International Association for Cryptologic Research

International Association
for Cryptologic Research

CryptoDB

Paper: Distributed (Correlation) Samplers: How to Remove a Trusted Dealer in One Round

Authors:
Damiano Abram , Aarhus University
Peter Scholl , Aarhus University
Sophia Yakoubov , Aarhus University
Download:
Search ePrint
Search Google
Presentation: Slides
Conference: EUROCRYPT 2022
Abstract: Structured random strings (SRSs) and correlated randomness are important for many cryptographic protocols. In settings where interaction is expensive, it is desirable to obtain such randomness in as few rounds of communication as possible; ideally, simply by exchanging one reusable round of messages which can be considered public keys. In this paper, we describe how to generate any SRS or correlated randomness in such a single round of communication, using, among other things, indistinguishable obfuscation. We introduce what we call a distributed sampler, which enables n parties to sample a single public value (SRS) from any distribution. We construct a semi-malicious distributed sampler in the plain model, and use it to build a semi-malicious public- key PCF (Boyle et al., FOCS 2020) in the plain model. A public-key PCF can be thought of as a distributed correlation sampler; instead of producing a public SRS, it gives each party a private random value (where the values satisfy some correlation). We introduce a general technique called an anti-rusher which compiles any one-round protocol with semi-malicious security without inputs to a similar one-round protocol with active security by making use of a programmable random oracle. This gets us actively secure distributed samplers and public-key PCFs in the random oracle model. Finally, we explore some tradeoffs. Our first PCF construction is limited to reverse-sampleable correlations (where the random outputs of honest parties must be simulatable given the random outputs of corrupt parties); we additionally show a different construction without this limitation, but which does not allow parties to hold secret parameters of the correlation. We also describe how to avoid the use of a random oracle at the cost of relying on sub-exponentially secure indistinguishability obfuscation.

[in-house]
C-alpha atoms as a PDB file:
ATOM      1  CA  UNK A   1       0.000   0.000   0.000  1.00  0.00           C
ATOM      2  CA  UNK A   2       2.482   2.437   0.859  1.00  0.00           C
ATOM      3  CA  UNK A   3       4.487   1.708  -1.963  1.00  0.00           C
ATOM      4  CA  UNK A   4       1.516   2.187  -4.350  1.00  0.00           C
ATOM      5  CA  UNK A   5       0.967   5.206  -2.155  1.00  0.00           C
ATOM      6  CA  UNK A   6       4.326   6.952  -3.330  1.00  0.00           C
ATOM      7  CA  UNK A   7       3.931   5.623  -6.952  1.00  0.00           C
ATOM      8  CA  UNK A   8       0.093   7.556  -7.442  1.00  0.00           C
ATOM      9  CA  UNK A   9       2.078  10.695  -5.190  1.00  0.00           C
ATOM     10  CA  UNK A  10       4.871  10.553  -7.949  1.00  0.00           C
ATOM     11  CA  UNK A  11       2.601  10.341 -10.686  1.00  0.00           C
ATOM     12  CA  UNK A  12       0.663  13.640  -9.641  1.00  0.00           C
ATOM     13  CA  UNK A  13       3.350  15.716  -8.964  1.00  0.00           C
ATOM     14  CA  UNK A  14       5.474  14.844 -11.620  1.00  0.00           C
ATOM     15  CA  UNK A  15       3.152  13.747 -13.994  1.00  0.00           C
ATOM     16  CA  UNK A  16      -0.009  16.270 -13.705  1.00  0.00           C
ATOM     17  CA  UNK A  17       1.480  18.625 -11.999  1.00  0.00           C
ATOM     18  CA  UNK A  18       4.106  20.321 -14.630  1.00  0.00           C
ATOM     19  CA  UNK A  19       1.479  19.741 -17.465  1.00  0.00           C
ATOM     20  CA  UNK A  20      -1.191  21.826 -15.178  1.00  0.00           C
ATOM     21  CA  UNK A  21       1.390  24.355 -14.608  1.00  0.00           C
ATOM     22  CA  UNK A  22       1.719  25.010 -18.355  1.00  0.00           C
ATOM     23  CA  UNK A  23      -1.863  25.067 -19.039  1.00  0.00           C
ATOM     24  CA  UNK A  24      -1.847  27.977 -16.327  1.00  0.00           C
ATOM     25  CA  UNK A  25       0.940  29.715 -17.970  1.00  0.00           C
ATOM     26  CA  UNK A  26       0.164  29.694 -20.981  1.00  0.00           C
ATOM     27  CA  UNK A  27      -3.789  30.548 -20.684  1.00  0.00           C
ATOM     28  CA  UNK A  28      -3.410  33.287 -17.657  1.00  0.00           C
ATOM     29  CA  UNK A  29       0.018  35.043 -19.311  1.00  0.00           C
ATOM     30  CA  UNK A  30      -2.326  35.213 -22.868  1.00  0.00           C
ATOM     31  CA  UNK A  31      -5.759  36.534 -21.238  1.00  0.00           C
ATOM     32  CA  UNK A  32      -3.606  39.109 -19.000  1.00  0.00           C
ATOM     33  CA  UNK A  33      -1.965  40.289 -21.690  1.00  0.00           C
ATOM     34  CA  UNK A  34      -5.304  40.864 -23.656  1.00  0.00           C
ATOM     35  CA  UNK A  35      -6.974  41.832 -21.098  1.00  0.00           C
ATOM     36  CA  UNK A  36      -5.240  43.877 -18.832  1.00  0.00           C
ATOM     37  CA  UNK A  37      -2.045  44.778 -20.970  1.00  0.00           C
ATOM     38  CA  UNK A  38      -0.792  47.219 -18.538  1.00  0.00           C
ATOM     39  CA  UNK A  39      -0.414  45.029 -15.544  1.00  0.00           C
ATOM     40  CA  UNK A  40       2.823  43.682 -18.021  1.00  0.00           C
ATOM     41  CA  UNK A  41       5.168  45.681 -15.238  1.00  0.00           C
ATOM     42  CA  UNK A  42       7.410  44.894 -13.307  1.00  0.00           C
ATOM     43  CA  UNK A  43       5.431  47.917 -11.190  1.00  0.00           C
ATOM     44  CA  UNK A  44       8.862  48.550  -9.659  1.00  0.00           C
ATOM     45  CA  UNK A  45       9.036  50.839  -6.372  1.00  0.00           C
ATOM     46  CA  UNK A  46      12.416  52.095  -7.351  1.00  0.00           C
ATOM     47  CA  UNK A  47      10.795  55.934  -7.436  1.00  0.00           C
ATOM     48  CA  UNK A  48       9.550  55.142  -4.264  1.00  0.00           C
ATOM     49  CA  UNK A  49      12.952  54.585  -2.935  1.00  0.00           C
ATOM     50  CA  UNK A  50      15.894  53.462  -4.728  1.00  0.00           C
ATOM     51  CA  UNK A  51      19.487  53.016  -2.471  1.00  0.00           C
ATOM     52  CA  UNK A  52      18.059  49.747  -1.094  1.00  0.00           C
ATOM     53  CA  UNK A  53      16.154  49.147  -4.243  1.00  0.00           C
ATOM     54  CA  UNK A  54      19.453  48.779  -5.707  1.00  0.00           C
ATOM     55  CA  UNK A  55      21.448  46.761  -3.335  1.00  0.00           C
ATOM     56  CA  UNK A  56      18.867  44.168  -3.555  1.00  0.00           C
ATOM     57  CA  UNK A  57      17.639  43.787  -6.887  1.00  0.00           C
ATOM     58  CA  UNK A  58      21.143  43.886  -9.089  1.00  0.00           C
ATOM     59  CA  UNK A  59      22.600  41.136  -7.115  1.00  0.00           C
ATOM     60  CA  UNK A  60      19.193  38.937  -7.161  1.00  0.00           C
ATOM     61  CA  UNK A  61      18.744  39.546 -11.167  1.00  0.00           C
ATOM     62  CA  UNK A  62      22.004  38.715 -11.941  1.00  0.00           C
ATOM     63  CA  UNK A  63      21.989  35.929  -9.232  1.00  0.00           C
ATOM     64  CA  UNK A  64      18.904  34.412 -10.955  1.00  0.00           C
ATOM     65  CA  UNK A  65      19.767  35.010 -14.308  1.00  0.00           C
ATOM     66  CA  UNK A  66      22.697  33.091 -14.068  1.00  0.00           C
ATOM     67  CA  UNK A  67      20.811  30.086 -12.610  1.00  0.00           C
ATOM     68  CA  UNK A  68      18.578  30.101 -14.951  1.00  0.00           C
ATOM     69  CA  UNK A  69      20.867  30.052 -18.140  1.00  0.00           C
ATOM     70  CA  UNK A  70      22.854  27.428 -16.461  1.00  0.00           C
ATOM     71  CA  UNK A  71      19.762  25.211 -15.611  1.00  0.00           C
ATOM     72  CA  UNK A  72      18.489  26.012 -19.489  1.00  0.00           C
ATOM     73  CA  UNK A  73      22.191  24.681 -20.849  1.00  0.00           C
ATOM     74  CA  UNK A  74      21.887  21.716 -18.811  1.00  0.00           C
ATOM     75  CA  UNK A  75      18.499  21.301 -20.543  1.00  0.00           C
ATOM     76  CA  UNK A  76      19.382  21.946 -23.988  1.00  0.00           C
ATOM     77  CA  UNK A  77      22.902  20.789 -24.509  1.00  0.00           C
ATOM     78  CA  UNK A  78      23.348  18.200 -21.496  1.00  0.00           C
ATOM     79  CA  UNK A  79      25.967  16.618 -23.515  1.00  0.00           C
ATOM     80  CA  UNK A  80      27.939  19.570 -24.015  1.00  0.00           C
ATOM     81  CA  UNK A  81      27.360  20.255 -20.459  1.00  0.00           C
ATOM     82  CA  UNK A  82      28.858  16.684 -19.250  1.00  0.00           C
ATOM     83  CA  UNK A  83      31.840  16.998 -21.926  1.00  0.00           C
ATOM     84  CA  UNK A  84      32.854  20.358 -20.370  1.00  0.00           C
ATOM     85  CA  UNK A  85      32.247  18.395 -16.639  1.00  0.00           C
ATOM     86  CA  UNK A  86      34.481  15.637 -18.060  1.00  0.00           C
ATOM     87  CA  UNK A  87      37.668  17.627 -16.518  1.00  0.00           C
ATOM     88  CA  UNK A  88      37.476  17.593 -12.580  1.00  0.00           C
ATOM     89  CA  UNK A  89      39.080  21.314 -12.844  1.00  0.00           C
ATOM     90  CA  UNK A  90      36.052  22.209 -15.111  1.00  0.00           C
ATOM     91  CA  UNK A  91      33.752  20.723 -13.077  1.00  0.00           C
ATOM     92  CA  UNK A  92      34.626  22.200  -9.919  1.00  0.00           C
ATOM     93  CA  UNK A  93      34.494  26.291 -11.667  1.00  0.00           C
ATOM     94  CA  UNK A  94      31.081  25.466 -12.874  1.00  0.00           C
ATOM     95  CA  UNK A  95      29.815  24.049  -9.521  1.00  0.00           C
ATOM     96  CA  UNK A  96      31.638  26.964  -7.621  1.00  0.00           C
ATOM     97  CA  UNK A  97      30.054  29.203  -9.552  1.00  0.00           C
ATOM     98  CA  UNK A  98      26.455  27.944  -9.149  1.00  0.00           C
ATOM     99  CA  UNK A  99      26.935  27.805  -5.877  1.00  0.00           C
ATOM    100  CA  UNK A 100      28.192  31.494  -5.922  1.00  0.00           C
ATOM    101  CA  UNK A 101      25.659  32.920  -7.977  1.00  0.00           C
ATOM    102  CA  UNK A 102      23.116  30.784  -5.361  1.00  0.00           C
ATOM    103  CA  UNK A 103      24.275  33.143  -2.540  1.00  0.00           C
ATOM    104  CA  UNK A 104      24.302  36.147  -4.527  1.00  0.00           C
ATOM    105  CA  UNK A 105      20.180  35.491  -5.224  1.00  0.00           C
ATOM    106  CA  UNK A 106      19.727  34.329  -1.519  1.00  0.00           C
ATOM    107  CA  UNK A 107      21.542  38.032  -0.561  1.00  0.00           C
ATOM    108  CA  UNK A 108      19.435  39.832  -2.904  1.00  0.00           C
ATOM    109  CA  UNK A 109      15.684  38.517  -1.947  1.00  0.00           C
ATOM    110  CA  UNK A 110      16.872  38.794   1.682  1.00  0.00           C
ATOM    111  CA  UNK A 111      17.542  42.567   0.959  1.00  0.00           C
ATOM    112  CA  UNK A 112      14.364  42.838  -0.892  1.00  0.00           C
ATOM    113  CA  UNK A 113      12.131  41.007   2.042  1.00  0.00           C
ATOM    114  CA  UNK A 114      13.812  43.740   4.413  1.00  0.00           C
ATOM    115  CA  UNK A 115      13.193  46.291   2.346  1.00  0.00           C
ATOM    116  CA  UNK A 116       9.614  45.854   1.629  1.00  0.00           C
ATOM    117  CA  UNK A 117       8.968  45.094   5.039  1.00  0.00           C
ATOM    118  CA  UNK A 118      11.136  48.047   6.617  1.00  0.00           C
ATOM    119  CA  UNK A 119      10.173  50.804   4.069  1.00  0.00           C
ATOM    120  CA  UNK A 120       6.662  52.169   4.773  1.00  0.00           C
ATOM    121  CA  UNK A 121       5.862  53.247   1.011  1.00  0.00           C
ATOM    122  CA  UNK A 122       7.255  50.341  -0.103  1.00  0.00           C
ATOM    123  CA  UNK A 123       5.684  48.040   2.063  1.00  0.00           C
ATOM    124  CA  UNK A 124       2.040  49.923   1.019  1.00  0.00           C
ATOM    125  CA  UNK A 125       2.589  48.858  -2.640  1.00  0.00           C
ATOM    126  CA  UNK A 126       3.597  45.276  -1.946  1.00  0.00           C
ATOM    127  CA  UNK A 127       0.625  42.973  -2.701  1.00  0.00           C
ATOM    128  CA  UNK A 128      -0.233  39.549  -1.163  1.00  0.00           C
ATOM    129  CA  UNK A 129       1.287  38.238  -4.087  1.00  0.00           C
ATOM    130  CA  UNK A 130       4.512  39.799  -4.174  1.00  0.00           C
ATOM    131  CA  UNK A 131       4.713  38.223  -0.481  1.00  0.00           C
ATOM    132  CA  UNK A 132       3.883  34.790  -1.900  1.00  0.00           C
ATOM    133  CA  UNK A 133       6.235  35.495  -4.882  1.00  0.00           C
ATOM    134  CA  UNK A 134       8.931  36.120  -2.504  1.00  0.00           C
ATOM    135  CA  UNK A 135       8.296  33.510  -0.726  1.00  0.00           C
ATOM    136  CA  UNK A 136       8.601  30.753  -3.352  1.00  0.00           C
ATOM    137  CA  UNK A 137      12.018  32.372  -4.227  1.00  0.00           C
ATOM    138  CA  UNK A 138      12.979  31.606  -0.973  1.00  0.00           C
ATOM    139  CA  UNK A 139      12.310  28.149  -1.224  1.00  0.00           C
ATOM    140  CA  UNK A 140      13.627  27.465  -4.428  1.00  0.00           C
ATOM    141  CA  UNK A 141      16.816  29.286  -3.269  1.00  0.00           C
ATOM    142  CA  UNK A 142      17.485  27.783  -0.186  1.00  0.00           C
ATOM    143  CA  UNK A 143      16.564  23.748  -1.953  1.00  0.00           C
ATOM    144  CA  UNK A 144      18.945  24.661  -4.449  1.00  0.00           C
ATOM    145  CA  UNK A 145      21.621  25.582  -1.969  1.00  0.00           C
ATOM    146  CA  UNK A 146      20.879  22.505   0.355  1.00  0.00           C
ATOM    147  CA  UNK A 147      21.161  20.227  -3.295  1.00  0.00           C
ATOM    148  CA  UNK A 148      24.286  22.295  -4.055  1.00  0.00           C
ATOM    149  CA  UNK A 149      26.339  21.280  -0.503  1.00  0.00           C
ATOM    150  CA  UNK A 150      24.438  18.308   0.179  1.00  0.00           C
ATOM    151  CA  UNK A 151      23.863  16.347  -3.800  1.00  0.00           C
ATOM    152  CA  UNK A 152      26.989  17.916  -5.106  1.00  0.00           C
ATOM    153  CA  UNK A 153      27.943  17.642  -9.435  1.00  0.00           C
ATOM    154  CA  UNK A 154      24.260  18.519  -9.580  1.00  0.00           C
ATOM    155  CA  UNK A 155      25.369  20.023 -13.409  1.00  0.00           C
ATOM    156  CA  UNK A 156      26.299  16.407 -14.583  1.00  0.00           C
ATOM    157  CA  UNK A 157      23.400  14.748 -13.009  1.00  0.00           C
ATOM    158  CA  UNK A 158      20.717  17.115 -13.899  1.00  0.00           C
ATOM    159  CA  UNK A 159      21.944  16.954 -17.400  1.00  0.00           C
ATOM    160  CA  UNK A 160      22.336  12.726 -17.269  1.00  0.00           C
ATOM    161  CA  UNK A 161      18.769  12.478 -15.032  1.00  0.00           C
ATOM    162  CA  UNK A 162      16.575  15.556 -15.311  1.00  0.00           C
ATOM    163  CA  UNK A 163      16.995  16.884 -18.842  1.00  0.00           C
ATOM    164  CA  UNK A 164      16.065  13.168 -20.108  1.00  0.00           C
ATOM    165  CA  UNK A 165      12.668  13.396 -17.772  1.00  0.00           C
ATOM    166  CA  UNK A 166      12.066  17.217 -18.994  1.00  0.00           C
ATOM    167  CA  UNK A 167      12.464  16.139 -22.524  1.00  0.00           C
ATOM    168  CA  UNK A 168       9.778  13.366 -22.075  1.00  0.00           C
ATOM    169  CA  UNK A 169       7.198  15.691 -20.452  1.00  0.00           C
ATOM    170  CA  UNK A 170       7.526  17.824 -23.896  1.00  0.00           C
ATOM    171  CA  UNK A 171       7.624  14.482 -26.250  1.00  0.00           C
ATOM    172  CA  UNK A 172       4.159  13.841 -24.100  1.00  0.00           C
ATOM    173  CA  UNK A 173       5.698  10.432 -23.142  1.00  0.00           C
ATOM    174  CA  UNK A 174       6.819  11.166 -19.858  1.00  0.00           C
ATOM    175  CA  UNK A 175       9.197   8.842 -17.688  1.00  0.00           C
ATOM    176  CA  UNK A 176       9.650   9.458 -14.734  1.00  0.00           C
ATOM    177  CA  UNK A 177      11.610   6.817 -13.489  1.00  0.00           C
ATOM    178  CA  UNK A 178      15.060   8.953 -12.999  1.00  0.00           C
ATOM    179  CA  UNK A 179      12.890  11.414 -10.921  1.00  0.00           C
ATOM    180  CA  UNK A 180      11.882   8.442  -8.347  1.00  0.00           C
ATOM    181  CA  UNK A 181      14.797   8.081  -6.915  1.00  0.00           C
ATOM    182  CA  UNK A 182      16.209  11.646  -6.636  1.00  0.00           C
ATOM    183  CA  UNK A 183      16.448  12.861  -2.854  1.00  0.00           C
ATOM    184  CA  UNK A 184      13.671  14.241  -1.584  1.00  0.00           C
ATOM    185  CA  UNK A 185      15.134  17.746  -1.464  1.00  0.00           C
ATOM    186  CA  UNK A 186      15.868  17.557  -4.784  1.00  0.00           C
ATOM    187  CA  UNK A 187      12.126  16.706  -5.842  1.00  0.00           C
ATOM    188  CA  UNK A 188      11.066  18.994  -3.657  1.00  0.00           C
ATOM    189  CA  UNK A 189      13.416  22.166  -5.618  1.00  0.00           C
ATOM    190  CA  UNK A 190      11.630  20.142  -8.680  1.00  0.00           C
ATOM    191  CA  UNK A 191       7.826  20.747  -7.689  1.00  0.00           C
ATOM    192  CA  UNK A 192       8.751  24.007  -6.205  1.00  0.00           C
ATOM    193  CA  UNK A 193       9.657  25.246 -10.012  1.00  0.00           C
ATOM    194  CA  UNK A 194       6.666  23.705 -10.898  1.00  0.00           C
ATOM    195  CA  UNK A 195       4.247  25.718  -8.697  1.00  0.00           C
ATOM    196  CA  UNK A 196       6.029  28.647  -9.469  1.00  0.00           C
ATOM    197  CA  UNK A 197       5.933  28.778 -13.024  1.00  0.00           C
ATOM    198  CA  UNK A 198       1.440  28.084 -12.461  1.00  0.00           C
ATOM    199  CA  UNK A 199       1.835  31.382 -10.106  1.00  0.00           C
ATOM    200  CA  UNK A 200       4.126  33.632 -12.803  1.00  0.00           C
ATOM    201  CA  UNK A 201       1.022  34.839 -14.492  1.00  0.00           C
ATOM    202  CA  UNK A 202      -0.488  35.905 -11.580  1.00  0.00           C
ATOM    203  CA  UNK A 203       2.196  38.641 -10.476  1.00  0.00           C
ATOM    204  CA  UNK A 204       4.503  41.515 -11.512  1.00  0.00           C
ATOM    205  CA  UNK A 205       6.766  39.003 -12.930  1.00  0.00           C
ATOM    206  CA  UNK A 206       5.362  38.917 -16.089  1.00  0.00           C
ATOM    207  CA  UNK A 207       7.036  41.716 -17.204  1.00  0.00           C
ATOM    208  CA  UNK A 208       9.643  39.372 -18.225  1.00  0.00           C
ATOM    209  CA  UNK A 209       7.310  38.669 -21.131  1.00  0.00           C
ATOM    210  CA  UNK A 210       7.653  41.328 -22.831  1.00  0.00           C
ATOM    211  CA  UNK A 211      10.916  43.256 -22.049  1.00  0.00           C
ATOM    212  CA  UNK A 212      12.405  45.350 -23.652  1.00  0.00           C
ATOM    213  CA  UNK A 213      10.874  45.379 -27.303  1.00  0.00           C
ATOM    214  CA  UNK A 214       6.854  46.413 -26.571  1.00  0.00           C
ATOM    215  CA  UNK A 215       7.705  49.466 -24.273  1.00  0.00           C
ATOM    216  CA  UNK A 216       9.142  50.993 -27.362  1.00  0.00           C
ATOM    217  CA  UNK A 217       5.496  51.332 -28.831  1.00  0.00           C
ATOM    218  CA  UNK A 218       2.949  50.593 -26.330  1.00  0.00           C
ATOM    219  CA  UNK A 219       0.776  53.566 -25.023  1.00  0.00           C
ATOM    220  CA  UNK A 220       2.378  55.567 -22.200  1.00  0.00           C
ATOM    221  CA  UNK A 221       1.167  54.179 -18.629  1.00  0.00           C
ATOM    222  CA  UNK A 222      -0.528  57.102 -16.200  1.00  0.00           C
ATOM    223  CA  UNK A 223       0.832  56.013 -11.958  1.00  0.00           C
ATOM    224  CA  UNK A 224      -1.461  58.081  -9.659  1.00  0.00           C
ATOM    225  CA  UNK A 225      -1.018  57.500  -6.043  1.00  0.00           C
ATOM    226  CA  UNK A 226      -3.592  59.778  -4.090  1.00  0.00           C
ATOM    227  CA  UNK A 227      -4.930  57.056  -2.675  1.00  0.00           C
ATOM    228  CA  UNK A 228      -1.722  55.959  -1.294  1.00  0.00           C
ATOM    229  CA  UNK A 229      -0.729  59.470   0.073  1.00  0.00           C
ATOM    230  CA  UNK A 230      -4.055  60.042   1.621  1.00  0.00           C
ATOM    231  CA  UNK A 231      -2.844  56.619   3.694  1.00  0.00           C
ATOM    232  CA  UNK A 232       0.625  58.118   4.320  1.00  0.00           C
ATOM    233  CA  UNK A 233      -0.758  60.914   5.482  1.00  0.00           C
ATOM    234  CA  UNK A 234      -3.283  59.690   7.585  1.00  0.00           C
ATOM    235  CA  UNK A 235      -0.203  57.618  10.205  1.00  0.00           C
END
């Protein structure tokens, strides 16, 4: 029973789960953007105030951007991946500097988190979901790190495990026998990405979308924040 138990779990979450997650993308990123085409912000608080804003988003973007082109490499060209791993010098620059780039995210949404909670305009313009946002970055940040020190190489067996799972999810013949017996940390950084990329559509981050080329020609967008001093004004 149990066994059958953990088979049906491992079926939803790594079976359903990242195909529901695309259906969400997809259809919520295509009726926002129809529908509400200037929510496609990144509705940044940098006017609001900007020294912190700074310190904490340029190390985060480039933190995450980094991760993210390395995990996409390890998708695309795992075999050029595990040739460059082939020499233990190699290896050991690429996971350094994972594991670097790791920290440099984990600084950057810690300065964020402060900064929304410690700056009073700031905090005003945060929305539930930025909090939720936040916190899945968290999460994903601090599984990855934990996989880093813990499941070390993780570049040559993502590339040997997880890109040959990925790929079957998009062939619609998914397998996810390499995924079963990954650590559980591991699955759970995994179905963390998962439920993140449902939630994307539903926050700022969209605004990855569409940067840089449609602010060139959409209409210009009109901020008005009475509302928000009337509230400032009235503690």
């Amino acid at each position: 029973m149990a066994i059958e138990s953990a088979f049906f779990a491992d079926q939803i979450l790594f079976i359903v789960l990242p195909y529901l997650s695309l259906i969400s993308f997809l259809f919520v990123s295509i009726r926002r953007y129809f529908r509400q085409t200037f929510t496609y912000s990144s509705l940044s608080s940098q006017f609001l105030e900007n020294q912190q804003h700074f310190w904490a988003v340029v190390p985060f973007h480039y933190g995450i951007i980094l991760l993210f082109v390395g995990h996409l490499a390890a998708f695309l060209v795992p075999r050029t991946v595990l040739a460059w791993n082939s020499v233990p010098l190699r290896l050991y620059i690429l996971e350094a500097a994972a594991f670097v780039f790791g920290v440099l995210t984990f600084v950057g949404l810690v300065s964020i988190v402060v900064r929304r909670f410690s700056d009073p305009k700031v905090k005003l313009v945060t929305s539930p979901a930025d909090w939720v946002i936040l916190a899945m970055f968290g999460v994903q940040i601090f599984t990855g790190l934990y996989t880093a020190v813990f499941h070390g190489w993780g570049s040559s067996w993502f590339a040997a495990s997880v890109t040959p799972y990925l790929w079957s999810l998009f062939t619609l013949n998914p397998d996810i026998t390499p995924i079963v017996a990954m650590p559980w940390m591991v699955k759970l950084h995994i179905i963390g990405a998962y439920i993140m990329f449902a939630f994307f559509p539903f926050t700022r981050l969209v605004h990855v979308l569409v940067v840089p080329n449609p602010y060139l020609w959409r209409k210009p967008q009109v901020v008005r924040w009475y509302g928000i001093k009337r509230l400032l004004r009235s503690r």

Video from EUROCRYPT 2022
BibTeX
@inproceedings{eurocrypt-2022-31960,
  title={Distributed (Correlation) Samplers: How to Remove a Trusted Dealer in One Round},
  publisher={Springer-Verlag},
  author={Damiano Abram and Peter Scholl and Sophia Yakoubov},
  year=2022
}